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Gloucester Museum of History's Special Exhibit on T.C. Walker

Gloucester Museum Launches Special Exhibit on T.C. Walker

 

The Gloucester Museum of History recently launched a new exhibit, “Awakening: The Life & Legacy of T.C. Walker.”

The exhibit, which will be available throughout 2021, showcases a reproduction of the T.C. Walker mural from Main Street. It includes photographs, archival documents and other objects allowing guests to explore Walker’s fascinating life.

 

Thomas Calhoun Walker, the first African American to practice law in Gloucester, is a well-known historical figure in the County. Among many accomplishments, he served as a superintendent for Gloucester Negro Schools and as a member of the Gloucester County Board of Supervisors.

 

His former home, located on Main Street, is listed on the National Register of Historic Places. “Born enslaved, Walker lived through the Reconstruction and Jim Crow eras and did great things to help African Americans in Gloucester and across the Commonwealth of Virginia,” said Robert Kelly, Museums Coordinator. “His legacy still calls on us to take action and help those in our own community.”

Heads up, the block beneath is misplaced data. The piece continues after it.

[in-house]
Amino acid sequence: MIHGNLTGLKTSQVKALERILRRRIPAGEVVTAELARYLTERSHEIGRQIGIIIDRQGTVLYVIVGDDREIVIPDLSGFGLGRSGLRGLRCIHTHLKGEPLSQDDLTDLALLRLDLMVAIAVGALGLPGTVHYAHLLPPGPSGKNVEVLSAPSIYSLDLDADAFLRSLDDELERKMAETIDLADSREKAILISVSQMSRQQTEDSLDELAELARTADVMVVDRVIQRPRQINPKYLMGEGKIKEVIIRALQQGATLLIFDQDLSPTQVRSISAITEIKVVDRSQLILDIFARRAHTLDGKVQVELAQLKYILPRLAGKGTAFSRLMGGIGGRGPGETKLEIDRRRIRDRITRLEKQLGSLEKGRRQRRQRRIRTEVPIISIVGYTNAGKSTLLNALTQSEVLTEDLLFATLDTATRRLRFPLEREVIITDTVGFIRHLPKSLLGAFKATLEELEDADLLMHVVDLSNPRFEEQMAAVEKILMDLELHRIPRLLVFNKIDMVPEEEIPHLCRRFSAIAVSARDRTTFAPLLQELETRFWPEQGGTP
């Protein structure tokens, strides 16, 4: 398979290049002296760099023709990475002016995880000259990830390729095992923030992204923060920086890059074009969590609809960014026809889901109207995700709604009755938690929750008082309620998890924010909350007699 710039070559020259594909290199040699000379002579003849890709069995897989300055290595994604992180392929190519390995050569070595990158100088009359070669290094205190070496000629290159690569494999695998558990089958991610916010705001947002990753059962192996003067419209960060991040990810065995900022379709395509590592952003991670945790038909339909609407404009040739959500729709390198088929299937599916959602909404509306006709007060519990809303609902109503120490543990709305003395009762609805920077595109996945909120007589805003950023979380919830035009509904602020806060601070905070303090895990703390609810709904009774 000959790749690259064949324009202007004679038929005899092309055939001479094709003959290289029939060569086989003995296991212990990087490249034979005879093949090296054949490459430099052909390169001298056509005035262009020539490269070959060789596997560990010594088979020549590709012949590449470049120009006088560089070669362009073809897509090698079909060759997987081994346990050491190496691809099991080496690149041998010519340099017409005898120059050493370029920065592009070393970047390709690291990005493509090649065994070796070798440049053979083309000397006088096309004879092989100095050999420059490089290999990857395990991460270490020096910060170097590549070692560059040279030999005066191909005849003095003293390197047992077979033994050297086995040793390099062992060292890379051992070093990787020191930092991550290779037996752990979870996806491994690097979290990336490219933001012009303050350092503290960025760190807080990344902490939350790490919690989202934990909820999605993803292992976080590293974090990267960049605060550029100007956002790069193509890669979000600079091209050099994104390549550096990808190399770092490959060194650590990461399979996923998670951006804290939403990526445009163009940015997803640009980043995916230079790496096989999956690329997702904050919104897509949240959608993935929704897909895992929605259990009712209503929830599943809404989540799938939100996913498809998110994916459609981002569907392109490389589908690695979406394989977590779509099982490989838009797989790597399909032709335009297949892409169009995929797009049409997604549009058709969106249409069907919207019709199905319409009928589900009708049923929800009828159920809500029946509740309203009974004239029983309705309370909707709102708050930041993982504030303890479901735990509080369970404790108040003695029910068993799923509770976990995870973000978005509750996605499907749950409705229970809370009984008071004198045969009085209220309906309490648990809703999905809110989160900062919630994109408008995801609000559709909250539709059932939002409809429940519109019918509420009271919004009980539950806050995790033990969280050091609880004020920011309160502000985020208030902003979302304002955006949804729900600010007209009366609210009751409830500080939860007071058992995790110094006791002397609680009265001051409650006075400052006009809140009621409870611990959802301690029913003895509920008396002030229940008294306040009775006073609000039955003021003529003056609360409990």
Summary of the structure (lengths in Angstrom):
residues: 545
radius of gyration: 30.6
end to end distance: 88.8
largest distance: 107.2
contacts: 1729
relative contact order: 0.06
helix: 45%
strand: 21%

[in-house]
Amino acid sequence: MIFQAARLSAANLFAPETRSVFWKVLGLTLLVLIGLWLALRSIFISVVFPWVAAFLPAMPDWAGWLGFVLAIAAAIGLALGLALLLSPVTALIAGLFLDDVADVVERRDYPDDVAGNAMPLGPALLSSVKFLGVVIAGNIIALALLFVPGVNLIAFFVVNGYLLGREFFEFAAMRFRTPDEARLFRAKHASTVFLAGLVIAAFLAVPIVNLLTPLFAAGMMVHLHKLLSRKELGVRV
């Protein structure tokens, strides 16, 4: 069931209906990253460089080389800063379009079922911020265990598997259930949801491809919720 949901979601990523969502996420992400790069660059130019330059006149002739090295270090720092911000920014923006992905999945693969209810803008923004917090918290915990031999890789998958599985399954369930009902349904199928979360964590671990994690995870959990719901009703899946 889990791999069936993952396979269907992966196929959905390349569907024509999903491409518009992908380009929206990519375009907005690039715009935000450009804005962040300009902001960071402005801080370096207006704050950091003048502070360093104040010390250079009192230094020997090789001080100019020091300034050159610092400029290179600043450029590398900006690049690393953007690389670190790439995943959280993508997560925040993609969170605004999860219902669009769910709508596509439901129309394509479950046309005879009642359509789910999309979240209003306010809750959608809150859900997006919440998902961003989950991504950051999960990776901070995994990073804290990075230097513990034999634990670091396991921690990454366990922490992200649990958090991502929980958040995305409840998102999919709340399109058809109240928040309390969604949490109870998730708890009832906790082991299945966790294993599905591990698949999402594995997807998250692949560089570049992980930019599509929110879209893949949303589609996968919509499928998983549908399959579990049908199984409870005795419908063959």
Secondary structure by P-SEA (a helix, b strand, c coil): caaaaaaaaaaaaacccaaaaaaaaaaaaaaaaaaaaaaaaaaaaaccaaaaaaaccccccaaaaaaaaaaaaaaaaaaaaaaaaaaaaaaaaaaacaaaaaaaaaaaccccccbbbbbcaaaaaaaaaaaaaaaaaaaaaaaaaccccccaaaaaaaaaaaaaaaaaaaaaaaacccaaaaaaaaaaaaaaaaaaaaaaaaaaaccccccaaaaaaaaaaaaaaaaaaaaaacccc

The exhibit includes an audio/visual component featuring mural artist Michael Rosato demonstrating how the 84x20-foot design was painted in just two months. Also, an interactive opportunity enables guests to respond to a question relating Walker’s accomplishments and challenges to those from modern times. “The Main Street mural introduces us to this important man and this exhibit digs deeper into the ten scenes from the mural,” Kelly added.

 

Special objects on display include a 100-year-old desk that is on loan from the Woodville Rosenwald School as well as documents from the archives of the Gloucester Museum of History, including a 1929 letter signed by Walker.

 

The Gloucester Museum of History partnered with the Cook Foundation, the Woodville Rosenwald School Foundation, and local stakeholders and volunteers to produce the exhibit.

 

The Museum is located at 6539 Main Street and is open Mondays through Saturdays from 11 a.m. until 3 p.m. Admission is free, and visitors are encouraged to practice safe social distancing measures while visiting.

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